A lawsuit that allows a large number of people with a common interest in a matter to sue or be sued as a group.
The class action suit began in the EQUITY courts of seventeenth-century England as a bill of peace. English courts would allow a bill of peace to be heard if the number of litigants was so large that joining their claims in a lawsuit was not possible or practical; the members of the group possessed a joint interest in the question to be adjudicated; and the parties named in the suit could adequately represent the interests of persons who were absent from the action but whose rights would be affected by the outcome. If a court allowed a bill of peace to proceed, the judgment that resulted would bind all members of the group.
Justice JOSEPH STORY, who served on the U.S. Supreme Court from 1811 to 1845, advocated the development of the bill of peace in the United States. He wrote that in equity courts, "all persons materially interested, either as plaintiffs or defendants in the subject matter of a bill ought to be made parties to the suit, however numerous they may be," so that the court could "make a complete decree between the parties [and] prevent future litigation by taking away the necessity of a multiplicity of suits" (West v. Randall, 29 F. Cas. 718, 2 [C.C.R.I. Mason] 181  [No. 17, 424]). The bill of peace, and later the class action, provided a convenient and efficient vehicle for resolving legal disputes affecting a number of parties with similar claims. Common issues that could have similar outcomes did not have to be tried piecemeal in separate actions, thus saving the courts and the litigants time and money.
Initially, a class action could be brought only in equity cases, disputes in which the parties did not necessarily seek monetary damages but instead might desire some other type of relief. The adoption of Rule 23 of the Federal Rules of Civil Procedure in 1938 broadened the scope of the class action suit, providing that cases in law seeking money damages as well as cases in equity could be brought as class actions. In 1966, the scope of the class action was again clarified and expanded when Rule 23 was amended to provide that unnamed parties to a class action were bound by the final judgment in the action so long as their interests were adequately represented.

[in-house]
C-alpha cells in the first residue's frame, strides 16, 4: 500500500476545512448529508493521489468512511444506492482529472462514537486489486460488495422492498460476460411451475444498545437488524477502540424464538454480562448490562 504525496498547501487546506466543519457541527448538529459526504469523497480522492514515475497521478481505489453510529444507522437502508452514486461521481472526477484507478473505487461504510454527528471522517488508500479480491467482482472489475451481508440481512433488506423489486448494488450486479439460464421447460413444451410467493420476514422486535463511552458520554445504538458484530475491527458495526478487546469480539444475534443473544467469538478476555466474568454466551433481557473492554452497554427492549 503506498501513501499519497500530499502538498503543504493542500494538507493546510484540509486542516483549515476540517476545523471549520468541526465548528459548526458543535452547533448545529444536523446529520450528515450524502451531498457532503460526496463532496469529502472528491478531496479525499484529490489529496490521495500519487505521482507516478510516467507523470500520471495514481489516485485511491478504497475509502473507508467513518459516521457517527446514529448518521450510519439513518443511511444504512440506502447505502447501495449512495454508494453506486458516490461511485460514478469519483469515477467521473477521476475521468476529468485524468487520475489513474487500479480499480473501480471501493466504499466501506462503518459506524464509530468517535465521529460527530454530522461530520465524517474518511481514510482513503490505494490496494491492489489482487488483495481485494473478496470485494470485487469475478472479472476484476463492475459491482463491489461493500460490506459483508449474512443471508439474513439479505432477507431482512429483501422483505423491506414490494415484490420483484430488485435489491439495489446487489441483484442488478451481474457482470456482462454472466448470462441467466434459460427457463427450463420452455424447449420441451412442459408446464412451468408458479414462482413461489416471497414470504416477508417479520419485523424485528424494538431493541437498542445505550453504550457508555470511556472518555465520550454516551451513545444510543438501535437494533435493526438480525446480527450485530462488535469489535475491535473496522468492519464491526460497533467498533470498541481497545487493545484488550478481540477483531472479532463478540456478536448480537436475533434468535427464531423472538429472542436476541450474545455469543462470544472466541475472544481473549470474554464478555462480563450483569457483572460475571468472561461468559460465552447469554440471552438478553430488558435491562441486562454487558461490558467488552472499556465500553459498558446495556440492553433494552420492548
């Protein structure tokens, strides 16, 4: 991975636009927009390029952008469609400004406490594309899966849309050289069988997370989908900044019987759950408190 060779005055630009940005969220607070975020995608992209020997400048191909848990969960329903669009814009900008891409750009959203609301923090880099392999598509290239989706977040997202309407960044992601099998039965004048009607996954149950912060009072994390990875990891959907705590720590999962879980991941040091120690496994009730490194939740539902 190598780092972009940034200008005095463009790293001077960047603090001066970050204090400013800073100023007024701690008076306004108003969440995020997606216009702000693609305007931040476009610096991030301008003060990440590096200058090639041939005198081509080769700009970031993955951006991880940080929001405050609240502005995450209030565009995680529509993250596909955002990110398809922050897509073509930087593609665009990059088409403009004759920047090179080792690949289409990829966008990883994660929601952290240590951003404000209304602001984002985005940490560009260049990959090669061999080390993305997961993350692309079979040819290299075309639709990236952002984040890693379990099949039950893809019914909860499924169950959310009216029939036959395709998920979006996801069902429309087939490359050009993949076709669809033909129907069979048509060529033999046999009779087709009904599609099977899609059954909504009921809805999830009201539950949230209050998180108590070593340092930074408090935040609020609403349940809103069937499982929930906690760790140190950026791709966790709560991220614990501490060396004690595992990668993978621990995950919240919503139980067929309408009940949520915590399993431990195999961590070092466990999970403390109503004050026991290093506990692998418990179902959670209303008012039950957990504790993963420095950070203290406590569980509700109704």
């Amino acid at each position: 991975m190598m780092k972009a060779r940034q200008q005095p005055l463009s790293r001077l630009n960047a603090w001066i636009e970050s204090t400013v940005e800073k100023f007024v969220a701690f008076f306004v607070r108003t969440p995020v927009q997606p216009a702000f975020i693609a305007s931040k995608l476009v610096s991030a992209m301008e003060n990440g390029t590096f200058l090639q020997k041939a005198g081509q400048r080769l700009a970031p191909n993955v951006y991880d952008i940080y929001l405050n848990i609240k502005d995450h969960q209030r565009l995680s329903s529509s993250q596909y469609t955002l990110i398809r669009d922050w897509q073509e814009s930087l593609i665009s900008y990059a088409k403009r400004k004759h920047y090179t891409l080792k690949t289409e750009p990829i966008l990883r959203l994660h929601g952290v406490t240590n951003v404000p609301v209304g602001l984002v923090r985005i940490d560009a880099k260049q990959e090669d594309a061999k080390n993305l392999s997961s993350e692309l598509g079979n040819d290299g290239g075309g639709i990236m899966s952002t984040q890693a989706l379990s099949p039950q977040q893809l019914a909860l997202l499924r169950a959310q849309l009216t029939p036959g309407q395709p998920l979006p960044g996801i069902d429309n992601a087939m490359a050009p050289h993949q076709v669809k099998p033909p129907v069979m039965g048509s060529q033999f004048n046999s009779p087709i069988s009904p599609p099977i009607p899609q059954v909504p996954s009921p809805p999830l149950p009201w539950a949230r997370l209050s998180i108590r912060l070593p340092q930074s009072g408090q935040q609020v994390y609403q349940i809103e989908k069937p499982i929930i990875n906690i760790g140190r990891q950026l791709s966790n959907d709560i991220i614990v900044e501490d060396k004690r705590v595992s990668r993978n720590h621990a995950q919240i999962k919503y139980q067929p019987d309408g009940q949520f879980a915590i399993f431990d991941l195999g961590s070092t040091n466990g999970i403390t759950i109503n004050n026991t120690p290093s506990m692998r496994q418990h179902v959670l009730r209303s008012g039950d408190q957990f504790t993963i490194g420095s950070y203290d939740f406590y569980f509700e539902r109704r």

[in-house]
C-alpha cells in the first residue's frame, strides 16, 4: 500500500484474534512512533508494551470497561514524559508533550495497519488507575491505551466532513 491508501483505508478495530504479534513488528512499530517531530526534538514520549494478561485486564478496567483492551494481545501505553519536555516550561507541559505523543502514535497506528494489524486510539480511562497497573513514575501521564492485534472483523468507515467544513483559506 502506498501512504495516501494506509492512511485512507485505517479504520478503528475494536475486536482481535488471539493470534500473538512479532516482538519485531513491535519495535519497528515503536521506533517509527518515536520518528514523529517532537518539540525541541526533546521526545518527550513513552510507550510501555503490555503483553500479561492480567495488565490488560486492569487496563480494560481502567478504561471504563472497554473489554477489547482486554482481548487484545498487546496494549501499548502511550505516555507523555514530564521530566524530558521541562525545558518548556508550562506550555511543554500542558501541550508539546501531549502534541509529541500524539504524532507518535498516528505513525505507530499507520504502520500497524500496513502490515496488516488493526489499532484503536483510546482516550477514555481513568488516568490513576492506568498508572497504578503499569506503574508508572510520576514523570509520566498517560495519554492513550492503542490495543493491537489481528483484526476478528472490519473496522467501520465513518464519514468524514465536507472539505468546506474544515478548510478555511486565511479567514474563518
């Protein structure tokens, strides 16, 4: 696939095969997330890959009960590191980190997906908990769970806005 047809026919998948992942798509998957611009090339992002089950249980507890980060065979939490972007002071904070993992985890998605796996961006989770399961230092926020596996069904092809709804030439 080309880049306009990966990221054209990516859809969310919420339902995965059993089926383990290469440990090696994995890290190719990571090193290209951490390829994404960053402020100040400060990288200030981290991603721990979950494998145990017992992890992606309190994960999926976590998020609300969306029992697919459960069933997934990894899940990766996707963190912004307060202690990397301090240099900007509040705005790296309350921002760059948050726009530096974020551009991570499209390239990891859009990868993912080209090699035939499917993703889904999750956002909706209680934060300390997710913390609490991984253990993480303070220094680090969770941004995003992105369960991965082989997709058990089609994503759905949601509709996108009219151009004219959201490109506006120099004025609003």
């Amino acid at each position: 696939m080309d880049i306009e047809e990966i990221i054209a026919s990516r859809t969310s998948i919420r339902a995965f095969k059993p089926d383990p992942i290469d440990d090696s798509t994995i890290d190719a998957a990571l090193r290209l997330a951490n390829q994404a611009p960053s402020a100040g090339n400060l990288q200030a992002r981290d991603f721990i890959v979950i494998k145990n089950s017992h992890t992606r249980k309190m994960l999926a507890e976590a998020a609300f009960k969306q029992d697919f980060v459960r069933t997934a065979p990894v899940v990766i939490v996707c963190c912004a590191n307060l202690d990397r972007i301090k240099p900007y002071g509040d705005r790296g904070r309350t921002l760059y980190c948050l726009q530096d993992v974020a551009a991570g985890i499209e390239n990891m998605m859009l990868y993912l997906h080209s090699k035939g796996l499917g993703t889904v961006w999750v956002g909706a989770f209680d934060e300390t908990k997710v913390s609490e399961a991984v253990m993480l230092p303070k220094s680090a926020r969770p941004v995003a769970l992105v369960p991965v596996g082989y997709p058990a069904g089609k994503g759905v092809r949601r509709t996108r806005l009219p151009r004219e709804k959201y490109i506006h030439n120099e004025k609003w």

Rule 23 of the Federal Rules of Civil Procedure defines three kinds of class actions. The first type may be brought where separate lawsuits might adversely affect other members of the class or the defendant in either of two ways?if the piecemeal litigation resulting from separate suits might impose inconsistent standards of conduct on the defendant, or if multiple suits might "impair or impede" the class members from protecting their various interests. In the second type of class action, a class seeks an INJUNCTION or some type of relief compelling the defendant either to cease a certain activity or to perform some other type of action. In the third category of class action lawsuit, there are QUESTIONS OF LAW or fact common to the entire class that predominate over questions peculiar to each individual plaintiff, and a class action suit is a more efficient means to resolve the controversy. Under the third type of class action, individual members of the class may "opt out" of the litigation if they do not
want to be bound by the results of the suit. Courts have held that DUE PROCESS requires that absent class members be given adequate notice, adequate representation, and adequate opportunity to opt out, before they can be bound by a final judgment in the suit (Phillips Petroleum Co. v. Shutts, 472 U.S. 797, 105 S. Ct. 2965, 86 L. Ed. 2d 628 ).
Class action suits have led to social reform in the United States. They have helped to remedy discrimination based on race and gender; been used to address inequities in education, housing, and VOTING RIGHTS laws; and helped to ensure due process. For example, BROWN V. BOARD OF EDUCATION, 347 U.S. 483, 74 S. Ct. 686, 98 L. Ed. 873...